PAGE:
Overcoming procrastination – vital to your success!
Procrastination is like a disease that sucks the life out of your best intentions. I know, I’ve suffered from it long enough! One of the best things that happened to me in terms of overcoming procrastination was getting busy creating this site.
Anytime I felt like I couldn’t do it, or wasn’t sufficiently motivated, I could see that people of all kinds were successfully building sites, in all parts of the world. People skilled in web design and people new to the whole concept, young people and old, business people and work-from-home mums, retired people and students, and everyone in between. The more I looked into it, the fewer excuses I had for not giving it a shot. If those other people could do it, so could I! I’ve kept up my momentum in building this site because I know it can be done, and any doubts and fears associated with doing it have largely dissipated.
Maybe you don’t procrastinate … maybe you’ve never procrastinated, I don’t know, but I suspect you have, since you’re reading this page. You might not fully realise you have the procrastination disease, but there are symptoms, if you can recognise them.
- You find it difficult to make decisions, and to act on them.
- You have difficulty putting together a to-do list, because you have so many things on your mind that need doing.
- You have had some items on your to-do list for months!
- Sometimes, when you look at your list, you actually feel sick.
- You consider yourself sensible, intelligent, and resourceful, and you just can’t work out why you’re not making the progress you should be making.
- Everything just has to be perfect for you to be able to move on (Fatal!)
- You find yourself taking lots of breaks for not very good reasons.
- You’re not really very clear about your goals.
- You tend to have several things on the go at one time, often without actually completing any of them.
- You often feel too tired to get things done.
- You feel scared of failing (or succeeding).
- You feel overwhelmed.
- The big picture scares you!
- You’ve been meaning to sort out all this procrastination business for ages, but, y’know, ya never really got round to it! 😉
There are many ways to procrastinate, and many signs of the disease, and if even a few of these sound like you, then you’ve got it, and you’ve got it bad. Actually, if you’ve got it, it’s always bad – there’s only one flavour of procrastination, and it tastes lousy!
So, I procrastinate! So what?
- Because putting things off is not just bad in itself, it’s a symptom of something far worse – not realising the value of time, and not fully valuing life itself.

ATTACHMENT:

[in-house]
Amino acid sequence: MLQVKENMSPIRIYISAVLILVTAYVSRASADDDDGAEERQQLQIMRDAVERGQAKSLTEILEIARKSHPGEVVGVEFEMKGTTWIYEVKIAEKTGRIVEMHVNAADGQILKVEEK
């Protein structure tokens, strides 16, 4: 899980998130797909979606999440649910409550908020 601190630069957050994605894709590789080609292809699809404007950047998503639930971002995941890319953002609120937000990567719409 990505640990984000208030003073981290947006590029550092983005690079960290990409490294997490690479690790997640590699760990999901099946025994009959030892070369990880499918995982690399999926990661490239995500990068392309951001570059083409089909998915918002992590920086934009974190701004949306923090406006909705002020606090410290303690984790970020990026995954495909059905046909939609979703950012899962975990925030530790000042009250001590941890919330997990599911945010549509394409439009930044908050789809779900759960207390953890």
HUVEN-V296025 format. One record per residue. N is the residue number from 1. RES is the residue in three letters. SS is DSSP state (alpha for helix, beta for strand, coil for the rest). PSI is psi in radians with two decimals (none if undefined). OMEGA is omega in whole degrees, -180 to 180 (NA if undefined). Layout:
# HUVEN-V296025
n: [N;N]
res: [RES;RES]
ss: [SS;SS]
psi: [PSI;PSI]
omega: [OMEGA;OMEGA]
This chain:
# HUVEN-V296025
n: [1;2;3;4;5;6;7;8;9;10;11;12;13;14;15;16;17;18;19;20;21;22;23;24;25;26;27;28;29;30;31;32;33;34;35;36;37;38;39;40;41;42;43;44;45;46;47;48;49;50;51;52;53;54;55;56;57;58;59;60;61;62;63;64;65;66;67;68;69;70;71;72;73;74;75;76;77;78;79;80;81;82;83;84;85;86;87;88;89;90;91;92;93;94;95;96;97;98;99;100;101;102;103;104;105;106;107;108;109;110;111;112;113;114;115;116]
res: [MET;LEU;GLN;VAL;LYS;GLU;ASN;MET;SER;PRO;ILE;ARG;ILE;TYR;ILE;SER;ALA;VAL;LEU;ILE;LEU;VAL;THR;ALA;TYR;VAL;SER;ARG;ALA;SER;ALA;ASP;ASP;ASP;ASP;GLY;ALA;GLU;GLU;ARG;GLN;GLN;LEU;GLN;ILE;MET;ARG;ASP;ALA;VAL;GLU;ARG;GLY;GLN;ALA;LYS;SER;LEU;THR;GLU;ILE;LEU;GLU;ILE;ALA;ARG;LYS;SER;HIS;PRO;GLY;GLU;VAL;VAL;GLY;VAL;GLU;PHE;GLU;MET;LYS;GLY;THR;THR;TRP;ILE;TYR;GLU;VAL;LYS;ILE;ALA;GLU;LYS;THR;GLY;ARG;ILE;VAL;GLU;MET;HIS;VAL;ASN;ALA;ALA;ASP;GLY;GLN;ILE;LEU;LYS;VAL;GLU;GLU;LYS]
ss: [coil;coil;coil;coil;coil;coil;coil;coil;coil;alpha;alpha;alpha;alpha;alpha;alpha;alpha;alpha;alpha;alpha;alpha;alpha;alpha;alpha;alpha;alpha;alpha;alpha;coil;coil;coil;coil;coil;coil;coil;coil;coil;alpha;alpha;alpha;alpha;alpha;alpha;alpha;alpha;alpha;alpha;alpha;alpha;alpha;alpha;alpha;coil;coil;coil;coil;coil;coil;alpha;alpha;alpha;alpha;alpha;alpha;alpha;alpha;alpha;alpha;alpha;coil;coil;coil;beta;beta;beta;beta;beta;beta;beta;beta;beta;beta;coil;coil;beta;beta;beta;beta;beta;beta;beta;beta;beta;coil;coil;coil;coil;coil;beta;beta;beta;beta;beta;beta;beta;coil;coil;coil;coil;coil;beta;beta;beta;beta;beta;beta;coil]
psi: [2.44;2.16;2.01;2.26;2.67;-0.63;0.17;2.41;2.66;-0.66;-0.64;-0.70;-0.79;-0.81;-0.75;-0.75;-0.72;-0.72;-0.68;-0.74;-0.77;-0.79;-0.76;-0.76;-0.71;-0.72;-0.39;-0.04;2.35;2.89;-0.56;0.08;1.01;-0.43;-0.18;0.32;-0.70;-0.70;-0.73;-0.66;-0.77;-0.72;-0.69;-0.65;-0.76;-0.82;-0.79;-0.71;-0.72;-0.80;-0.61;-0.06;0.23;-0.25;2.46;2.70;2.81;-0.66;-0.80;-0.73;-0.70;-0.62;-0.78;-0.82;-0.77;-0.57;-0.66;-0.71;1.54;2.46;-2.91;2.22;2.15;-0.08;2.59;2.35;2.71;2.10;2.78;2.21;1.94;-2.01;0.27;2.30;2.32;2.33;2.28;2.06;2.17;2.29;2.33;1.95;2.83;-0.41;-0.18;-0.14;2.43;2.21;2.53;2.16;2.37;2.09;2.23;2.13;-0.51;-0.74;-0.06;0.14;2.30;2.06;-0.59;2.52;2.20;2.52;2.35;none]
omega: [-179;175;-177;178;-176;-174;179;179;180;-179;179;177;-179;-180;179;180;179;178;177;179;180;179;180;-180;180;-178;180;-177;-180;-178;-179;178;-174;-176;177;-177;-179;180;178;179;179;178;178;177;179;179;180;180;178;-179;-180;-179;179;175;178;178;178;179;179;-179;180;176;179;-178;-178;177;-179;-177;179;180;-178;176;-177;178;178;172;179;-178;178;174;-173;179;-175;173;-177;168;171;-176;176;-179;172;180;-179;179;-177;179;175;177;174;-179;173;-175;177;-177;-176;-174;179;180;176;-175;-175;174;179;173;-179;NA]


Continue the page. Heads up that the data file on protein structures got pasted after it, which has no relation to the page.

- Because tomorrow never comes (you did know that, right?)
- Because not everybody lives to a ripe old age (sorry to be so blunt, but who knows if you’ll even see the week out?)
- Because in ten years time you’ll be kicking yourself for not overcoming procrastination and not completing things.
- Because it’s always a good time to make a start, and always a bad time to put things off till tomorrow.
- Because you know … you know… that you’ve put things off in the past and lived to regret it.
How can I change?
Okay, I give in ! I’m a procrastinator! There, I’ve admitted it! I have procrastinated! So, sue me! Okay, okay, I take your point, procrastination is a disease, and I have procrastinated. Now what can I do to change my ways?
Recognising the problem is the first step to fixing it.
There are other things to do though, and the sooner we get started, the better (let’s not put this off any longer than necessary!).
Spend some time reviewing your situation. Really take it to pieces and see what’s going wrong. Overcoming procrastination can only really begin once you know the cause of it. You’re putting things off, and you’ve probably been doing it for years, but you don’t even know why. Ask yourself some searching questions, and don’t settle for anything less than the truth.
- What is it I am afraid of? And why?
- What have I got to gain by continually putting things off?
- Am I more scared of failure or success?
- How would I deal with either one?
- Is it anyone’s business whether or not I get started, make progress, fail, succeed, give up, or anything else? And why would it concern me?
- Am I prepared to take the bull by the horns and fix this situation?
- Am I prepared to do whatever it takes, even if it means making changes?